Maria Janowiak, Northern Institute of Applied Climate Science, US Forest Service, Houghton, MI.
Chris Swanston, Northern Institute of Applied Climate Science, US Forest Service, Houghton, MI.
Todd Ontl, Northern Institute of Applied Climate Science, US Forest Service, Houghton, MI.
This topic page was developed using information from the report Considering Forest and Grassland Carbon in Land Management (WO-GTR-95).
Carbon storage is typically greater within forest ecosystems when compared to lands that are used for settlements or agriculture (1). Natural ecosystems themselves also have a great degree of variation in how much and for how long carbon is stored based on the interactions among climate, soils, vegetation, and past disturbance in a particular location (2). For this reason, actions to maintain the integrity of forest ecosystems or increase their extent will generally have positive benefits for greenhouse gas mitigation (3, 4).
Figure: Carbon stocks within different ecosystems in the eastern and western U.S. Data from Liu et al. (5) and Liu et al. (6).
Avoided Conversion of Forest to Non-Forest Use
Although the conversion of forest to non-forest use (i.e., deforestation) is often discussed as an international issue, a substantial amount of forested land within the United States is converted to other uses each year. Between 1982 and 2012, more than 1 million acres of U.S. forest land were converted each year to development, agriculture, or other purposes (7). Although this loss is more than accounted for by a gain of more than 1.3 million acres of non-forest area that is converted to or reverts back to forest each year (resulting in a net gain of forest acres) (8), converting land to a non-forest use removes a very large amount of carbon at one time. Because mature forest stands are more likely to be carbon rich from the high volume of tree biomass, recovery through afforestation takes a very long time (9). Forest harvesting can quickly remove much of that accumulated biomass carbon. Further, soil carbon generally declines after deforestation from accelerated decomposition of organic matter such as litter and tree roots (9). Efforts to maintain forest cover and prevent conversion to non-forest uses help to maintain the ability of that land to sequester carbon into the future, thereby preventing emissions and also increasing the potential for additional sequestration.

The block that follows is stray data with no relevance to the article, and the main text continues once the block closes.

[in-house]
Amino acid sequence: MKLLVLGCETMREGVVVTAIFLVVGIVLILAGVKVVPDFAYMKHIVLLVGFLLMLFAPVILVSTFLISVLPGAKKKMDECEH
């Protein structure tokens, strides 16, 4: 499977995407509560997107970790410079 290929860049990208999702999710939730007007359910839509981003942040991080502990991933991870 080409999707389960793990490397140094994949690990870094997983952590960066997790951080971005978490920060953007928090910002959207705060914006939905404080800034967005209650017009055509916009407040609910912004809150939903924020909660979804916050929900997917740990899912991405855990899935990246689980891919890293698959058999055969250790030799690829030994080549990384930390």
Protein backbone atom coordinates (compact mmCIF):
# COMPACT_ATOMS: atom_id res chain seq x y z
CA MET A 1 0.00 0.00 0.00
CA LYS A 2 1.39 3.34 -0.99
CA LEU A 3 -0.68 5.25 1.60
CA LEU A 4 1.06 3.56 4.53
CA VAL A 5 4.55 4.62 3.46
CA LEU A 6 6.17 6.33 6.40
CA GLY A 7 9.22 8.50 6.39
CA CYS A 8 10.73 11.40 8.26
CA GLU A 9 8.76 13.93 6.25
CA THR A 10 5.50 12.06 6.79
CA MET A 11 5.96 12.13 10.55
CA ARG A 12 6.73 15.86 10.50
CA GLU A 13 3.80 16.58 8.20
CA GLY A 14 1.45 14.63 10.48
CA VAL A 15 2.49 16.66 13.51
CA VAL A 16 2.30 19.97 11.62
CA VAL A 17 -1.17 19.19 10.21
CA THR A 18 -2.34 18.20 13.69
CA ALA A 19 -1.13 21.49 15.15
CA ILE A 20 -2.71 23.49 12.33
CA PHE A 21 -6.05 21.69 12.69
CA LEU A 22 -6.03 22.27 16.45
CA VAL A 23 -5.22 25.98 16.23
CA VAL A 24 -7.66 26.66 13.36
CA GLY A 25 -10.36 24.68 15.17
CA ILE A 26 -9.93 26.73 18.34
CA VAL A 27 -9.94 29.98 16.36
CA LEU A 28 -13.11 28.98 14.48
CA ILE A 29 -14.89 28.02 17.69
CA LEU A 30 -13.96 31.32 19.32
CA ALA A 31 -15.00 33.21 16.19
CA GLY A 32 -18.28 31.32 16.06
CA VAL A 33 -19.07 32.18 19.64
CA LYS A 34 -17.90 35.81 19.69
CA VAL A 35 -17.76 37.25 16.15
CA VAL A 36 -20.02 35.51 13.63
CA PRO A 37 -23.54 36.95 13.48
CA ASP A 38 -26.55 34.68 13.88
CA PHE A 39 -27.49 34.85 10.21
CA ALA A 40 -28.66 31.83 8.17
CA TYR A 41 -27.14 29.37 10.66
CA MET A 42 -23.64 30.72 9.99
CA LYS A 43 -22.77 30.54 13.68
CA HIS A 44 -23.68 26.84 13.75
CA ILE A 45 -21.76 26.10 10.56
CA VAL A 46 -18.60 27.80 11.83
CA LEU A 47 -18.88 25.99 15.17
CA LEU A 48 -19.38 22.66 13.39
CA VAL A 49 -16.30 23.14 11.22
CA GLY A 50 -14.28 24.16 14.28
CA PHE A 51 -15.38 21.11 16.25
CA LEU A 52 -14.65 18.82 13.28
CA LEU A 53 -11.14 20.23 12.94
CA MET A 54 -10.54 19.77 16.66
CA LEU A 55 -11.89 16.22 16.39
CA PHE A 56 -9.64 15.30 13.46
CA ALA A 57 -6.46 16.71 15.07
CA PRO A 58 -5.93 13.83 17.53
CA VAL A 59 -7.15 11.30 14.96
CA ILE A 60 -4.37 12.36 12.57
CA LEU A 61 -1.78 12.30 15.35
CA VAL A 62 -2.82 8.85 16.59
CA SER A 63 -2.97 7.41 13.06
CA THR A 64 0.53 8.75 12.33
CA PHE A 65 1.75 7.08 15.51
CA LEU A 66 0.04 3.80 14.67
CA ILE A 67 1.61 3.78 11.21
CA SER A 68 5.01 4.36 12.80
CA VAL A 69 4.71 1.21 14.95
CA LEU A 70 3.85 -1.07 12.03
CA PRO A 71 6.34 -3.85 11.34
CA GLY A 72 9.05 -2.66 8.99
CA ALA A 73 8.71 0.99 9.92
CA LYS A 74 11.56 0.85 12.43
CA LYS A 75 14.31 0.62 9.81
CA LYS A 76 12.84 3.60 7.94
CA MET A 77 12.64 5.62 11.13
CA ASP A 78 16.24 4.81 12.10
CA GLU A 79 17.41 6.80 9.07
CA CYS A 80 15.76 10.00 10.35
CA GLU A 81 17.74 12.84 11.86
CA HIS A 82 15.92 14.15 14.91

Afforestation of Non-Forest Lands
Just as avoiding forest losses through deforestation and conversion to other land uses helps maintain both carbon stored in forests and the capacity to continue sequestering additional carbon, afforestation increases the potential for land to store carbon by converting non-forest land to forest. For many decades, the trend in the United States has been toward increasing coverage of forest land as ecosystems recover from past clearing and disturbance and marginal agricultural lands are taken out of production (10). Afforestation can increase sequestration within the United States at an average of about 2.2 to 9.5 metric tons of carbon per acre per year for 120 years (11, 12). Afforestation may be more feasible on lower-value lands that are marginal for agriculture or other activities (13), with benefits for both biomass and soil carbon stocks (14).
Urban Forests Lands